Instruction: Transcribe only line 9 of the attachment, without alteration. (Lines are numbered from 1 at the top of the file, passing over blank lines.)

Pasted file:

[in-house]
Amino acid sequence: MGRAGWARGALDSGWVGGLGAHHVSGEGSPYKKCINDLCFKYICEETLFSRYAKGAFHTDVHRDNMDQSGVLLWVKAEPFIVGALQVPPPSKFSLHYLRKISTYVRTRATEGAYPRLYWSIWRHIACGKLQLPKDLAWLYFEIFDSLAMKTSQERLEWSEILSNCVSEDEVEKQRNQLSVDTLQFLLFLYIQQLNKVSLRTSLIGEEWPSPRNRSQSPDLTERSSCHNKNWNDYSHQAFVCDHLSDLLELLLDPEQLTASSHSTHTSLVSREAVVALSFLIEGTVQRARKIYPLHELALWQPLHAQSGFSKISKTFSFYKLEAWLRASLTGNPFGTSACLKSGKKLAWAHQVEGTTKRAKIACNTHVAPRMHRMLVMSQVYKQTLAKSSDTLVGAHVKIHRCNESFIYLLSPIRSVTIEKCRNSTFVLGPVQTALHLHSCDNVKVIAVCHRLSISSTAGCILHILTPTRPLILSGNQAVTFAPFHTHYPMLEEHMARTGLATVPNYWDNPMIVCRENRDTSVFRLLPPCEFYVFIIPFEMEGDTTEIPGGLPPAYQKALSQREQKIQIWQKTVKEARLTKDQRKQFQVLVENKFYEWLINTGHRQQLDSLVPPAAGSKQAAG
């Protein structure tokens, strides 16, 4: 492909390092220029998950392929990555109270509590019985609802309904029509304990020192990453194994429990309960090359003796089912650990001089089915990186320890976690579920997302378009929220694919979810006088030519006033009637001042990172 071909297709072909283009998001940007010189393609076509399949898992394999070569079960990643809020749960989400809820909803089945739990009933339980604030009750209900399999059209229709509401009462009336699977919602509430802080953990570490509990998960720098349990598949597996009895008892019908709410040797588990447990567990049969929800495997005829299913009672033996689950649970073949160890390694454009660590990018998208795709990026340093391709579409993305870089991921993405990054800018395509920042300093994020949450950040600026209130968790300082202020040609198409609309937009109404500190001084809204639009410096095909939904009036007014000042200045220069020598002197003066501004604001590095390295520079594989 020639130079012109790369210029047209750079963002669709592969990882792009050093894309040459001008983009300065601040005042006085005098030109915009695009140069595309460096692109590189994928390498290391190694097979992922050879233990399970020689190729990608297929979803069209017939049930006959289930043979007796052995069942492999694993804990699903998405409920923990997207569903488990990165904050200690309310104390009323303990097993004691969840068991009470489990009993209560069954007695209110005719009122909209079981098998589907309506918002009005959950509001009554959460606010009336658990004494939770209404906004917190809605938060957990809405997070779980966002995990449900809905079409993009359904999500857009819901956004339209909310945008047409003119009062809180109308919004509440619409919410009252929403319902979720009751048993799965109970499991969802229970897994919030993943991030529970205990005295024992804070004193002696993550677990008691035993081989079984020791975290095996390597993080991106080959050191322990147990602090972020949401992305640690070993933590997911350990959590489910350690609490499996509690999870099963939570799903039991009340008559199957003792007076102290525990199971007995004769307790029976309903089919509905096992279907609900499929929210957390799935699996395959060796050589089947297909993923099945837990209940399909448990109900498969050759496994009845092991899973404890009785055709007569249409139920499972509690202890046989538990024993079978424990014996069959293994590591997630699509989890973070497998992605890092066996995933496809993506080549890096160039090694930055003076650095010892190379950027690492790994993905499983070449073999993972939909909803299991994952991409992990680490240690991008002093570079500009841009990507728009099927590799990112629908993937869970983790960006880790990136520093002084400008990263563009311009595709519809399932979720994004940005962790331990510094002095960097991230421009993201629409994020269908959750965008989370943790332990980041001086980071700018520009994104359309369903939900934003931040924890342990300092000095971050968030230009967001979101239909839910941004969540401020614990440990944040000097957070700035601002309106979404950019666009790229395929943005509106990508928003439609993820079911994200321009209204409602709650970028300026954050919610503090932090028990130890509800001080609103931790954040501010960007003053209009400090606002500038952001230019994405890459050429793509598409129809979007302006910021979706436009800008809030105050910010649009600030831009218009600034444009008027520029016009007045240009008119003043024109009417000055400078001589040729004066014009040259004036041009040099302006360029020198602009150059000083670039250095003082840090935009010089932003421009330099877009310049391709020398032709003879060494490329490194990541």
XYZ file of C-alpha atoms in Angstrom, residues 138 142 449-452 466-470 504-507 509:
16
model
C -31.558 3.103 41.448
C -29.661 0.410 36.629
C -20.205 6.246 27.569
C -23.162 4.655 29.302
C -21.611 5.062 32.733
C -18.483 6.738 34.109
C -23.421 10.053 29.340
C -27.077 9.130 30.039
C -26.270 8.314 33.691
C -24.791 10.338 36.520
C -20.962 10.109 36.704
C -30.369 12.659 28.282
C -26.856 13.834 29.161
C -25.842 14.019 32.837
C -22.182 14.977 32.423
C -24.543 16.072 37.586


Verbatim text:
C -20.205 6.246 27.569